Senate Republican leaders said Tuesday they would include language in their tax reform bill that would effectively eliminate Obamacare's requirement that everyone buy health insurance.
"We are optimistic that inserting the individual mandate repeal will be helpful," Senate Majority Leader Mitch McConnell, R-Ky., told reporters. "And that is obviously the view of the Senate Finance Committee Republicans as well."
Senate Majority Whip John Cornyn, R-Texas, predicted, "We are going to repeal the individual mandate" in the tax bill. And Sen. John Thune, R-S.D., confirmed the plan and said the money saved would help the GOP deliver a tax cut to the middle class.
"It will be distributed in the form of middle-income tax relief," Thune said. "It will give us even more of an opportunity to really distribute relief to middle-income cohorts that could benefit from it."
While Republicans talked about "repeal," the language is expected to keep the individual mandate on the books, but zero out all the penalties that can be applied to people who don't buy insurance. That language will make the individual mandate unenforceable, and will give people the freedom not to buy health insurance as if the mandate weren't there at all. The individual mandate is one of the most unpopular parts of Obamacare, polling has shown.
Republicans made the announcement following a closed-door meeting with rank-and-file members.
Republicans have gone back and forth for days about whether to try to attack the mandate in the tax bill, and President Trump has been encouraging them to do so.
Much of the momentum to include the individual mandate penalty repeal came from Sen. Tom Cotton, R-Ark., who spoke about it to President Trump. Cotton said in a statement that he was "pleased" his proposal was being included in the tax bill, and urged the House to do the same.
"Repealing the mandate pays for more tax cuts for working families and protects them from being fined by the IRS for not being able to afford insurance that Obamacare made unaffordable in the first place," he said.
Republican leaders said if the mandate language is part of the tax bill, they would then take up a separate, bipartisan bill to help fund Obamacare's cost-sharing subsidy program.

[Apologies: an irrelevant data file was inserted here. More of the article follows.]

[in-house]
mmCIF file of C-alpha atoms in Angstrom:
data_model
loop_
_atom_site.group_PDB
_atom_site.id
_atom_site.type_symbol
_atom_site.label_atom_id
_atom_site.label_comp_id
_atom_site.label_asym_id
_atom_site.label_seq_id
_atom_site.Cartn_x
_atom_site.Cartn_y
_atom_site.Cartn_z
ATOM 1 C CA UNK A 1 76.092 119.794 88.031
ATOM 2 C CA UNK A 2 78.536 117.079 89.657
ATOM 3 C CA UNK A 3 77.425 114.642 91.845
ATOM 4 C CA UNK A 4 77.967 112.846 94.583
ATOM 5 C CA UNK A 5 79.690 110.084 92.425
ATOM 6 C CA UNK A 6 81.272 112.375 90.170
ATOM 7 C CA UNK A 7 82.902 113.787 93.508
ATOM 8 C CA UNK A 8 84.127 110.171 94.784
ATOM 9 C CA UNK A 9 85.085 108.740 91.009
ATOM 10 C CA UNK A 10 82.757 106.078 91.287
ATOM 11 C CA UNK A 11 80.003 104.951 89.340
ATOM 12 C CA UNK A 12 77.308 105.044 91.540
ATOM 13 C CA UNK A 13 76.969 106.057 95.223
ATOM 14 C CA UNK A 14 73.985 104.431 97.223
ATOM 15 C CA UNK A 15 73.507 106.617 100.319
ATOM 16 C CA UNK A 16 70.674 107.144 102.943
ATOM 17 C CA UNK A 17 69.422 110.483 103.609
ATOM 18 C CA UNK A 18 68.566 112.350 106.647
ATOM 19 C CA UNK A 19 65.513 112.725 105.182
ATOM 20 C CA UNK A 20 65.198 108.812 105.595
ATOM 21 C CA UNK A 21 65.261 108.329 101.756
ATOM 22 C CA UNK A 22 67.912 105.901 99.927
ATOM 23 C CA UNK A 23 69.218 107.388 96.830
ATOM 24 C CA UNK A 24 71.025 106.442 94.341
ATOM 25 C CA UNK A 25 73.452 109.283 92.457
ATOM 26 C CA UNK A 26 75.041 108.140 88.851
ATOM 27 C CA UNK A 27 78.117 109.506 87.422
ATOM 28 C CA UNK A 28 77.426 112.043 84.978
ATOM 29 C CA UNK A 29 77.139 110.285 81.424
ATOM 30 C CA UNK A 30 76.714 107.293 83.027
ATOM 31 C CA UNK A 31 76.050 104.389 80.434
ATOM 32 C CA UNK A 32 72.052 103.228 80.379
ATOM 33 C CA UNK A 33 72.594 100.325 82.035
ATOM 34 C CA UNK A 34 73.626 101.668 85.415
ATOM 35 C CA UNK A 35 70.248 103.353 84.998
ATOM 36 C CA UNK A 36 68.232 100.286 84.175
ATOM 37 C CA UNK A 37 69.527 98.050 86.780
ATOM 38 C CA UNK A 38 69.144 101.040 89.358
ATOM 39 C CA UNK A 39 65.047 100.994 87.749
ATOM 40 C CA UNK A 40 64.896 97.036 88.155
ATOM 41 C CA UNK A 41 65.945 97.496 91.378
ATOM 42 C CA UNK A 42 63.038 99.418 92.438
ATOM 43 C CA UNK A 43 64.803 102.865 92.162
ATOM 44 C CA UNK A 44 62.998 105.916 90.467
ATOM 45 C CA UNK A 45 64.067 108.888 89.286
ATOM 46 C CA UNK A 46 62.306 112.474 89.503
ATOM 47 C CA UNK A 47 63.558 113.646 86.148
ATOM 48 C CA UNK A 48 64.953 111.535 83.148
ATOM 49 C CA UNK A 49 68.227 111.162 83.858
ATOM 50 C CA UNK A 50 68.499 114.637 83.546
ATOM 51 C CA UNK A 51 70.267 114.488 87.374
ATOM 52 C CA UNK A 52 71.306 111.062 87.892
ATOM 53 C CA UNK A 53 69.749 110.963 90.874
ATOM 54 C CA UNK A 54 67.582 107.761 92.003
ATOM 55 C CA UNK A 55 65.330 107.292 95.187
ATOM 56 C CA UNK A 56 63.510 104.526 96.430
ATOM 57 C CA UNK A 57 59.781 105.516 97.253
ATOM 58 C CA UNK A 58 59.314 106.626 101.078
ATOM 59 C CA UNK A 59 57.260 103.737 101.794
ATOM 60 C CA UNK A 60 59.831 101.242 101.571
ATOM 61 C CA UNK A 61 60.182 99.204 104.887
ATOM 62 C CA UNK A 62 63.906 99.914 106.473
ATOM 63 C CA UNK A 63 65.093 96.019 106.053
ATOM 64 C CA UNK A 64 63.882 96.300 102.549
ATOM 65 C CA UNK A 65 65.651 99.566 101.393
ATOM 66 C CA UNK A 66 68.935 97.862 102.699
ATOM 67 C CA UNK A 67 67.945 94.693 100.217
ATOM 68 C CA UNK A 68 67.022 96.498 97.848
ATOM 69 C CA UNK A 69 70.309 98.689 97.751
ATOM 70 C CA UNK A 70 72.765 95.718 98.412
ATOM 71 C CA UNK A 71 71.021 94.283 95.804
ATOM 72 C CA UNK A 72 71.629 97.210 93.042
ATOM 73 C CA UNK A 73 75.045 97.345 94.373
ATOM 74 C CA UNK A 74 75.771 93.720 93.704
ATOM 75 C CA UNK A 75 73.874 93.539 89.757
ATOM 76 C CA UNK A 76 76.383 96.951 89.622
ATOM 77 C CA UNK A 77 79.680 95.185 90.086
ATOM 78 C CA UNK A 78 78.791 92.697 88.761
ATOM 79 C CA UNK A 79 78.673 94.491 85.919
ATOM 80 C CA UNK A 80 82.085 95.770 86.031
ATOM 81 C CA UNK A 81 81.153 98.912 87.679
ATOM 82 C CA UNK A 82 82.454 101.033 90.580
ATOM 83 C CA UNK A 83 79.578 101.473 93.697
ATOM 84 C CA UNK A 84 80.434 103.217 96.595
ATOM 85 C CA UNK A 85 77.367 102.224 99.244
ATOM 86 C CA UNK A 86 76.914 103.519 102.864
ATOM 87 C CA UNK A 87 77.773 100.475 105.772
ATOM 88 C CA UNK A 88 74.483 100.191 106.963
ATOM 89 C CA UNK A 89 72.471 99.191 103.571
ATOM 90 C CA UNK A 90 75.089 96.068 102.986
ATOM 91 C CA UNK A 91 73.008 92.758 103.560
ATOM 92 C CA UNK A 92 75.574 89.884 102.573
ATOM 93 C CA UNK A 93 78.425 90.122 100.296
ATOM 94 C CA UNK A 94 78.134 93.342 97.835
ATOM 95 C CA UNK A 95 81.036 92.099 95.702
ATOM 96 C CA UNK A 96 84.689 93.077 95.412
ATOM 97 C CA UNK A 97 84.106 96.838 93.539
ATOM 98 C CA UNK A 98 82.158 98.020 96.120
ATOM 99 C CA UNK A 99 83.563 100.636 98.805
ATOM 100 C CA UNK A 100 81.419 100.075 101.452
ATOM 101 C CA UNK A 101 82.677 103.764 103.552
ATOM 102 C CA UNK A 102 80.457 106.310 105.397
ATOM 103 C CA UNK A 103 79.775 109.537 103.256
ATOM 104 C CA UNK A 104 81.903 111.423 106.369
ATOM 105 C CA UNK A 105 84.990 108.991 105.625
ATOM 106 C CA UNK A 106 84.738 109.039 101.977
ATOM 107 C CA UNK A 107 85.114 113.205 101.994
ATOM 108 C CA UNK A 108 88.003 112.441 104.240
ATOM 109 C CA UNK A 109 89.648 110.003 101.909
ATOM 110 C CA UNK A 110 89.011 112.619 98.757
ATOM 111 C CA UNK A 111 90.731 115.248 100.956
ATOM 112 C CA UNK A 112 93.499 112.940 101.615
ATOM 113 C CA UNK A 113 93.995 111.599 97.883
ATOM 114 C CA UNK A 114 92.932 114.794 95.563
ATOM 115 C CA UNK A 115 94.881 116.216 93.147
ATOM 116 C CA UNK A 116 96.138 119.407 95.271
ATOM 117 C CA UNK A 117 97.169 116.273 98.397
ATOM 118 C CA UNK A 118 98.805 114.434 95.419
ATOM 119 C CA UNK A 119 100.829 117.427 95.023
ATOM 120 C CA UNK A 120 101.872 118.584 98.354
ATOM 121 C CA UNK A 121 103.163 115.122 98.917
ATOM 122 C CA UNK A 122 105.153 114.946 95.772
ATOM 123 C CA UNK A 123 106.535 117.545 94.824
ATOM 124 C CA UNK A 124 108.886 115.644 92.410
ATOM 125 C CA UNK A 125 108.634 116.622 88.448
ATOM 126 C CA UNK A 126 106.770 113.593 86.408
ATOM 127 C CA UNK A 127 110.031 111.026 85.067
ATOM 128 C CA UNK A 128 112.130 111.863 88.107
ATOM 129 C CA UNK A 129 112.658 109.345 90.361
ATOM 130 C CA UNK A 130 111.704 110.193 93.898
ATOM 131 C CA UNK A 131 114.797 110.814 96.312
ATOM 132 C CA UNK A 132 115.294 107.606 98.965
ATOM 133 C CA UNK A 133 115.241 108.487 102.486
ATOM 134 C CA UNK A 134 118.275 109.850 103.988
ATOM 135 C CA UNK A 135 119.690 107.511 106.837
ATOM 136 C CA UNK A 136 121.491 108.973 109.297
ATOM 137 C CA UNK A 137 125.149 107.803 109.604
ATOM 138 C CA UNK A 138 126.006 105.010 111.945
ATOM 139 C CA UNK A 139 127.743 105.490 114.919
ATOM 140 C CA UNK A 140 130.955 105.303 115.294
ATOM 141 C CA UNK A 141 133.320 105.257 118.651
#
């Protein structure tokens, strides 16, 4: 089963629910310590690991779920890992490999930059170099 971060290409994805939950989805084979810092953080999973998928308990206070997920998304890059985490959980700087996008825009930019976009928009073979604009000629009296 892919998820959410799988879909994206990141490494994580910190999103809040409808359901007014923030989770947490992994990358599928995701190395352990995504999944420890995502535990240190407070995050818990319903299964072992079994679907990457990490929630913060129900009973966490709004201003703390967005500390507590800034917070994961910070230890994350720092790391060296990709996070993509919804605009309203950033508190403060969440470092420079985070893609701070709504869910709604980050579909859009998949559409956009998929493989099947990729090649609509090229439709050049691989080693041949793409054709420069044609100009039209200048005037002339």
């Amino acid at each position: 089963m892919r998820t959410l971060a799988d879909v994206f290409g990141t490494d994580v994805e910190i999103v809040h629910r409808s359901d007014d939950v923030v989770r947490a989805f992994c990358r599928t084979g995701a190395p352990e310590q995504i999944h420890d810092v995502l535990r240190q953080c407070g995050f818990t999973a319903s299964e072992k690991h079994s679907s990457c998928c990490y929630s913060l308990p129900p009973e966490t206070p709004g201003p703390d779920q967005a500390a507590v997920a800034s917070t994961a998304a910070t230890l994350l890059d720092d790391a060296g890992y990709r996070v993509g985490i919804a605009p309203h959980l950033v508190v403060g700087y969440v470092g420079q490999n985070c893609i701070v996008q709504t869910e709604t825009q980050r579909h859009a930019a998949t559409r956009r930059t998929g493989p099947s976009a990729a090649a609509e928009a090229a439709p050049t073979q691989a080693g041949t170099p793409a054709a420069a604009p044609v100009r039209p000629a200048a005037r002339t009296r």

That bill, from Sens. Lamar Alexander, R-Tenn., and Patty Murray, D-Wash., would fund Obamacare insurer payments for two years in exchange for more flexibility for states to waive Obamacare regulations. It has stalled amid opposition from House Republicans, as well as President Trump, who label the payments "bailouts."
But considering Alexander-Murray could help sway key centrists in the Senate who are worried about adding language to kill the individual mandate to tax reform.
"I personally think that it complicates tax reform to put the individual mandate in there, particularly if it is done before the Alexander-Murray bill passes because of the impact on premiums," said Sen. Susan Collins, R-Maine.
Another centrist, Sen. Lisa Murkowski of Alaska, said before the lunch that tax reform was complicated enough without adding healthcare.
It remains unclear if Democrats, who unanimously support Alexander-Murray but not the tax bill, will embrace the new proposal.
Sen. Ron Wyden, D-Ore., said during a markup of the tax bill in the Senate Finance Committee that nullifying the mandate will "cause millions to lose their healthcare and millions more to pay higher premiums."
The nonpartisan Congressional Budget Office estimated last week that repealing the mandate would generate more than $300 billion in savings over the next decade but result in 13 million more people going without insurance.
Senate Minority Leader Chuck Schumer slammed Republicans after their announcement.
“Republicans just can’t help themselves," the New York Democrat said in a statement. "They’re so determined to provide tax giveaways to the rich that they’re willing to raise premiums on millions of middle-class Americans and kick 13 million people off their health care."
He accused Republicans of "doubling down" on the same path they took when trying to repeal Obamacare earlier in the year.
“If the American people weren’t already outraged by this bill, injecting health care into it will certainly do the trick," he said.
Kimberly Leonard contributed